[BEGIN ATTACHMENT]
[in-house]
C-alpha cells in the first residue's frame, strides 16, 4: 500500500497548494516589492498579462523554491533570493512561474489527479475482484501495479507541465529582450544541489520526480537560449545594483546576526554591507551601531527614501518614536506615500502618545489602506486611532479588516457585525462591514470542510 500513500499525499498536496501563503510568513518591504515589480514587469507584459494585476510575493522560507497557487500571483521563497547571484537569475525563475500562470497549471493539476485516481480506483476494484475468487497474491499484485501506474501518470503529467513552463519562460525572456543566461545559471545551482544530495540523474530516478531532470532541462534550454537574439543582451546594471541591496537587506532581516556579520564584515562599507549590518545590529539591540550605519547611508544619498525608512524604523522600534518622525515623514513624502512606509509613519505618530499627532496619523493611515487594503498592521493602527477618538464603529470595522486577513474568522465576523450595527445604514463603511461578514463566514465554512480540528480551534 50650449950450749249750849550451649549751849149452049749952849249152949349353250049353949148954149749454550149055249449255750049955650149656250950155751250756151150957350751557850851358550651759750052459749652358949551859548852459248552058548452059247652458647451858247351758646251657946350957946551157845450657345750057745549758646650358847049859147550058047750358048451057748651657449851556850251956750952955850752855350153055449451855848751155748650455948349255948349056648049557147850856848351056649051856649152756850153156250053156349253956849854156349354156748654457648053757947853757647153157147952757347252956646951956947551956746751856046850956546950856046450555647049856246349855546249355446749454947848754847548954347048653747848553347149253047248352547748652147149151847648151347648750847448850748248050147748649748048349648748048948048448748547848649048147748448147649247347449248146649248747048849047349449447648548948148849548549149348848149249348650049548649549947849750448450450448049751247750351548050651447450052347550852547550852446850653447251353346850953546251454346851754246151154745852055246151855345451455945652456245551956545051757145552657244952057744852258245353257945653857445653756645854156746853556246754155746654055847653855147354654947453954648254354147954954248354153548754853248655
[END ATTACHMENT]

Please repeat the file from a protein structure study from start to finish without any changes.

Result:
[in-house]
C-alpha cells in the first residue's frame, strides 16, 4: 500500500497548494516589492498579462523554491533570493512561474489527479475482484501495479507541465529582450544541489520526480537560449545594483546576526554591507551601531527614501518614536506615500502618545489602506486611532479588516457585525462591514470542510 500513500499525499498536496501563503510568513518591504515589480514587469507584459494585476510575493522560507497557487500571483521563497547571484537569475525563475500562470497549471493539476485516481480506483476494484475468487497474491499484485501506474501518470503529467513552463519562460525572456543566461545559471545551482544530495540523474530516478531532470532541462534550454537574439543582451546594471541591496537587506532581516556579520564584515562599507549590518545590529539591540550605519547611508544619498525608512524604523522600534518622525515623514513624502512606509509613519505618530499627532496619523493611515487594503498592521493602527477618538464603529470595522486577513474568522465576523450595527445604514463603511461578514463566514465554512480540528480551534 50650449950450749249750849550451649549751849149452049749952849249152949349353250049353949148954149749454550149055249449255750049955650149656250950155751250756151150957350751557850851358550651759750052459749652358949551859548852459248552058548452059247652458647451858247351758646251657946350957946551157845450657345750057745549758646650358847049859147550058047750358048451057748651657449851556850251956750952955850752855350153055449451855848751155748650455948349255948349056648049557147850856848351056649051856649152756850153156250053156349253956849854156349354156748654457648053757947853757647153157147952757347252956646951956947551956746751856046850956546950856046450555647049856246349855546249355446749454947848754847548954347048653747848553347149253047248352547748652147149151847648151347648750847448850748248050147748649748048349648748048948048448748547848649048147748448147649247347449248146649248747048849047349449447648548948148849548549149348848149249348650049548649549947849750448450450448049751247750351548050651447450052347550852547550852446850653447251353346850953546251454346851754246151154745852055246151855345451455945652456245551956545051757145552657244952057744852258245353257945653857445653756645854156746853556246754155746654055847653855147354654947453954648254354147954954248354153548754853248655